No horsin’ around
for this college student

Staff writer

While most teenagers are serving fast food, working with harvest crews, or mowing grass for summertime employment, Alex Schmidt of rural Hillsboro works as part of a mule wagon team.

“I love everything about it,” Schmidt, 18, said. “People always have a lot of questions about the mules, and it just seems to make their day when they get to ride in our wagon.”

At Marion’s Art and Music Stroll on Sunday, Schmidt, his father, Leroy Schmidt, and his brother, Arik Schmidt, traversed Main Street more times than they could count with their mules, Tom and Jerry, giving wagon rides to visitors.

Alex Schmidt’s job throughout the day was to serve as a safety check, standing at the back gate of the old-fashioned covered wagon while it was moving, then going around to stand in front of the mules at every stop.

“I stand there to prevent the possibility of runaways,” he said. “Tom and Jerry are very tame, but you never know what might happen and we are committed to the safety of all our passengers.”

In Marion, the wagon team drivers and mules had to contend with a continual flow of traffic sharing the roadway, as well as the occasional motorcycle.

“They get a little nervous about the motorcycles sometimes and toss their heads a bit, but they have been around all this before,” Schmidt said.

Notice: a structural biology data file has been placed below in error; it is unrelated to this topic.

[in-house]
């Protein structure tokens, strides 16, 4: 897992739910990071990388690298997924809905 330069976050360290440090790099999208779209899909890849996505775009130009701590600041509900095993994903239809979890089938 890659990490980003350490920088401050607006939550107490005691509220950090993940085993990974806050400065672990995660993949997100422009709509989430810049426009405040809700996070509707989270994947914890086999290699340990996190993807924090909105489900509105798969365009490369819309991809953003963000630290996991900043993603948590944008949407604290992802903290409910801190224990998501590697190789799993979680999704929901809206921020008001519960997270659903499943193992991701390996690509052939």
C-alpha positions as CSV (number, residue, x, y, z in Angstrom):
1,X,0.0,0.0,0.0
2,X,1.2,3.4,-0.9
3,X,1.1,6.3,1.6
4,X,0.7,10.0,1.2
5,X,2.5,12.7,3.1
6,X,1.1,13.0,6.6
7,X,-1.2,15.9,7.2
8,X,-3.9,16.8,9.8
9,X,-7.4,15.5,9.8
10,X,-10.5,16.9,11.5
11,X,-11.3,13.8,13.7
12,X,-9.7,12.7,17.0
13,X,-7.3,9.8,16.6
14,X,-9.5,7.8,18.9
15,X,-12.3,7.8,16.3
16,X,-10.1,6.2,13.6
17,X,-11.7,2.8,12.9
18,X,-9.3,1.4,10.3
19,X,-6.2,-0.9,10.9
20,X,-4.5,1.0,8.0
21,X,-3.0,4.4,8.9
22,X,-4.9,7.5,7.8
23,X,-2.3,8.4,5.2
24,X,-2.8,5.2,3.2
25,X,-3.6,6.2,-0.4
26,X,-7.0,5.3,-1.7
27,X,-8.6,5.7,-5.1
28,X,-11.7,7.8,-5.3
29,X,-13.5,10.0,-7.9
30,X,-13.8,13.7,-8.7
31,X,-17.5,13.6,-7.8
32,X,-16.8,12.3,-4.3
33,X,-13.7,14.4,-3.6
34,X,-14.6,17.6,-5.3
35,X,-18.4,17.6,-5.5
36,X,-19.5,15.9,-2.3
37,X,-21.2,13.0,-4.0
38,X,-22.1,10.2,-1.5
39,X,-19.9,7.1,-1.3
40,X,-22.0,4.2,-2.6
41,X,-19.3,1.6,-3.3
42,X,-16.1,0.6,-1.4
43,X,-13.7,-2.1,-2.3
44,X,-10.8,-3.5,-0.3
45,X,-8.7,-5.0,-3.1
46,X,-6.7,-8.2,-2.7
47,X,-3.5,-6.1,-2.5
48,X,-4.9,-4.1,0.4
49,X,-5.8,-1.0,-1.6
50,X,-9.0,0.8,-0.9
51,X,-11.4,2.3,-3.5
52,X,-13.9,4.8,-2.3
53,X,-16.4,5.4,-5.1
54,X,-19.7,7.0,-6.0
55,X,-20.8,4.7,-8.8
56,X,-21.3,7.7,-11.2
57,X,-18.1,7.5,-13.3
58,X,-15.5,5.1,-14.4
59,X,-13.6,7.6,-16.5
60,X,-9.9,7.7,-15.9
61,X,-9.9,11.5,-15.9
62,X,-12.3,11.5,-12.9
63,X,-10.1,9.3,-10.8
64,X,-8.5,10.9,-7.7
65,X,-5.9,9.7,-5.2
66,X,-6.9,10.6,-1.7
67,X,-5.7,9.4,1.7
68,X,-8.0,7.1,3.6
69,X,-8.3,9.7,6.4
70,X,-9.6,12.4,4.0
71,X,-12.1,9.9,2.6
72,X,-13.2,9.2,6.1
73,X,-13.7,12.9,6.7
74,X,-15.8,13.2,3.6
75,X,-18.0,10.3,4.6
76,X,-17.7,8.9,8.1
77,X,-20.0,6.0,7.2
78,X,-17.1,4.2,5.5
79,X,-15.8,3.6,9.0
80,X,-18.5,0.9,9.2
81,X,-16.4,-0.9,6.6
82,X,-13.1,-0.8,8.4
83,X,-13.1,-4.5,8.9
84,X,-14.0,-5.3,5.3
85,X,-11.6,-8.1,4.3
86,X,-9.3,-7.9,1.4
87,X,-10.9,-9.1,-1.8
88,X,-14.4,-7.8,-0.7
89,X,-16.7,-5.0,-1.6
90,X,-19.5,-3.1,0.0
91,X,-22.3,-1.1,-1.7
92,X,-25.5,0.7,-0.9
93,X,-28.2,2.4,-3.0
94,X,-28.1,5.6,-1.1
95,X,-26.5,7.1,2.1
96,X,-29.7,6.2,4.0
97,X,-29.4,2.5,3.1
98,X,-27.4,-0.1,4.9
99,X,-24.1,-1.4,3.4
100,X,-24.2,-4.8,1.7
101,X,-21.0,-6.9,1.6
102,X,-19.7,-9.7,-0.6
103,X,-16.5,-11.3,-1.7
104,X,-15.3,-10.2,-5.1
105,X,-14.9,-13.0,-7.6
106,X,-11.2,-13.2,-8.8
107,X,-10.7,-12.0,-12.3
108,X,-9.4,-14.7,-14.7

Tom and Jerry are crosses between Mammoth Jack donkeys and quarter horse mares. They are both 21 years old and have been with the Schmidt family for more than 10 years.

“We had a very good friend, John Hybsha, who kind of tricked my dad into getting the mules,” Schmidt said. “It turned out to be a good thing, something we enjoy doing together as a family.”

In addition to serving as a safety check on ride days, Schmidt works with his father and brother to load the mules and equipment, and to get the harnesses on when they reach their destination.

“We give rides about three or four times a month,” Schmidt said. “We have gotten pretty good at the harnessing routine and work together to get them ready as quickly as possible.”

Schmidt said the best part of his job is visiting with the people, wherever they went, about their mules.

“Sometimes we will meet someone who knows a thing or two about mules and strikes up a conversation,” he said. “Other times it is just answering the routine questions, like how old are they, what are their names, what do they eat. It never gets old.”

Schmidt’s interest in history also is ever evolving with mule-team wagon events, as many of the occasions they hire out for have historic significance.

“Back in the old days, mule team wagons were a main form of transportation,” he said. “People these days are fascinated by that.”

Schmidt was a freshman at Tabor College in Hillsboro this year and plans to declare a history major there this fall. He said staying around his home community for summer and working with his family suited him just fine.

“I probably won’t do this all my life, but it is something I really enjoy right now,” he said.

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